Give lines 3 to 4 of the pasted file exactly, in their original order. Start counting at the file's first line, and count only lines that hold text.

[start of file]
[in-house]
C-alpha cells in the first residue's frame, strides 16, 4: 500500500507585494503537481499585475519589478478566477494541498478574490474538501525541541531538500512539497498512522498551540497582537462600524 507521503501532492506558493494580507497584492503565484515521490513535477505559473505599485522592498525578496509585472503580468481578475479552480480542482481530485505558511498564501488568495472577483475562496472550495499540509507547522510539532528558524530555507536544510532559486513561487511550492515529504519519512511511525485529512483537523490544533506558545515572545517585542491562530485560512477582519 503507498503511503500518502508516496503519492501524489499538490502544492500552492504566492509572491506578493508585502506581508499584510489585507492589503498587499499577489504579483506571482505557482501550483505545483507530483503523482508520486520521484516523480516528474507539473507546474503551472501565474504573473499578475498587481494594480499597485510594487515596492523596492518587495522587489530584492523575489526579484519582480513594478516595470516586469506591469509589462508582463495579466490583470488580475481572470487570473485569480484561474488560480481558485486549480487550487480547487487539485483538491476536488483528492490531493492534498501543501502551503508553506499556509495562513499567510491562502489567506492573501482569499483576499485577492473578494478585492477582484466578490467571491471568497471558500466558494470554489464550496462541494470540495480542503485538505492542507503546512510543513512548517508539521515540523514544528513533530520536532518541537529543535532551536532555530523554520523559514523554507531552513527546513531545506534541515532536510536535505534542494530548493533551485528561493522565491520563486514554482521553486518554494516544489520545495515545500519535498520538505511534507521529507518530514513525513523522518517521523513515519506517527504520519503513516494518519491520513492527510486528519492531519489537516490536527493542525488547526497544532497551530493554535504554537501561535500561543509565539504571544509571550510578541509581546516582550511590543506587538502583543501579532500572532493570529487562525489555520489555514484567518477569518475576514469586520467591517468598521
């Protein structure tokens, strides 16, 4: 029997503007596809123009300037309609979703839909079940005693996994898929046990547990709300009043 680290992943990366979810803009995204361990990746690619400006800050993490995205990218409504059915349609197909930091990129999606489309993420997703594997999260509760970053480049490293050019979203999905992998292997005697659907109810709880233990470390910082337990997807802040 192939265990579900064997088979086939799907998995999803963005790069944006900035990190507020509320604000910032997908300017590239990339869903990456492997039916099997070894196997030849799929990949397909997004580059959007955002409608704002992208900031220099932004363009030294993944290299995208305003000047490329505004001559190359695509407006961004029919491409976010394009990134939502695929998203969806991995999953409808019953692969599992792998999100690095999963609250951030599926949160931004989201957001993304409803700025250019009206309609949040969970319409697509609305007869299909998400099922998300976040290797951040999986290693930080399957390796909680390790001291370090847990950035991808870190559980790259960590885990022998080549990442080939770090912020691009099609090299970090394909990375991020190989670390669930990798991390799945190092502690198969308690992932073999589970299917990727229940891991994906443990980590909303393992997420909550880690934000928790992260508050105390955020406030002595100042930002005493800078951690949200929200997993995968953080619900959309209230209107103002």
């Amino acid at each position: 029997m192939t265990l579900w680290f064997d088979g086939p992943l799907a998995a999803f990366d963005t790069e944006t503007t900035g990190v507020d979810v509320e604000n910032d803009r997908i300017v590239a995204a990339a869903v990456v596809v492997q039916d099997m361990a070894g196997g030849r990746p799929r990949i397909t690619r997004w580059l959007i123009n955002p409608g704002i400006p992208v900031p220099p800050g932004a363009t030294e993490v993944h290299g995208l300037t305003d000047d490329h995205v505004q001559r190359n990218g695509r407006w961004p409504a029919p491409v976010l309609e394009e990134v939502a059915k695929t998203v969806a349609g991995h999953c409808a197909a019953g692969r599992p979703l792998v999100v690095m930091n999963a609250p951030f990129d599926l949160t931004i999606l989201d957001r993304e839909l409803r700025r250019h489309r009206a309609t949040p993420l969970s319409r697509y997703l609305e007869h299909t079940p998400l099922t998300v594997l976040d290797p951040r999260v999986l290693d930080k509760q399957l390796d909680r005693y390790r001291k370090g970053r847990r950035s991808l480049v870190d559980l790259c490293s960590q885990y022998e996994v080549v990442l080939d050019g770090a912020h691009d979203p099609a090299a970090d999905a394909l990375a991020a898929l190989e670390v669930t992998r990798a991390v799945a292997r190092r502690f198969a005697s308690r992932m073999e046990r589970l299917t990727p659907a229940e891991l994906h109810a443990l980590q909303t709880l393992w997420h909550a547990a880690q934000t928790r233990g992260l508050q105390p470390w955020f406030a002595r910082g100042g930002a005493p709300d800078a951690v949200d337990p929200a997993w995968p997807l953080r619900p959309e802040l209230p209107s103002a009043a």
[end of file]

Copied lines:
């Protein structure tokens, strides 16, 4: 029997503007596809123009300037309609979703839909079940005693996994898929046990547990709300009043 680290992943990366979810803009995204361990990746690619400006800050993490995205990218409504059915349609197909930091990129999606489309993420997703594997999260509760970053480049490293050019979203999905992998292997005697659907109810709880233990470390910082337990997807802040 192939265990579900064997088979086939799907998995999803963005790069944006900035990190507020509320604000910032997908300017590239990339869903990456492997039916099997070894196997030849799929990949397909997004580059959007955002409608704002992208900031220099932004363009030294993944290299995208305003000047490329505004001559190359695509407006961004029919491409976010394009990134939502695929998203969806991995999953409808019953692969599992792998999100690095999963609250951030599926949160931004989201957001993304409803700025250019009206309609949040969970319409697509609305007869299909998400099922998300976040290797951040999986290693930080399957390796909680390790001291370090847990950035991808870190559980790259960590885990022998080549990442080939770090912020691009099609090299970090394909990375991020190989670390669930990798991390799945190092502690198969308690992932073999589970299917990727229940891991994906443990980590909303393992997420909550880690934000928790992260508050105390955020406030002595100042930002005493800078951690949200929200997993995968953080619900959309209230209107103002």
């Amino acid at each position: 029997m192939t265990l579900w680290f064997d088979g086939p992943l799907a998995a999803f990366d963005t790069e944006t503007t900035g990190v507020d979810v509320e604000n910032d803009r997908i300017v590239a995204a990339a869903v990456v596809v492997q039916d099997m361990a070894g196997g030849r990746p799929r990949i397909t690619r997004w580059l959007i123009n955002p409608g704002i400006p992208v900031p220099p800050g932004a363009t030294e993490v993944h290299g995208l300037t305003d000047d490329h995205v505004q001559r190359n990218g695509r407006w961004p409504a029919p491409v976010l309609e394009e990134v939502a059915k695929t998203v969806a349609g991995h999953c409808a197909a019953g692969r599992p979703l792998v999100v690095m930091n999963a609250p951030f990129d599926l949160t931004i999606l989201d957001r993304e839909l409803r700025r250019h489309r009206a309609t949040p993420l969970s319409r697509y997703l609305e007869h299909t079940p998400l099922t998300v594997l976040d290797p951040r999260v999986l290693d930080k509760q399957l390796d909680r005693y390790r001291k370090g970053r847990r950035s991808l480049v870190d559980l790259c490293s960590q885990y022998e996994v080549v990442l080939d050019g770090a912020h691009d979203p099609a090299a970090d999905a394909l990375a991020a898929l190989e670390v669930t992998r990798a991390v799945a292997r190092r502690f198969a005697s308690r992932m073999e046990r589970l299917t990727p659907a229940e891991l994906h109810a443990l980590q909303t709880l393992w997420h909550a547990a880690q934000t928790r233990g992260l508050q105390p470390w955020f406030a002595r910082g100042g930002a005493p709300d800078a951690v949200d337990p929200a997993w995968p997807l953080r619900p959309e802040l209230p209107s103002a009043a």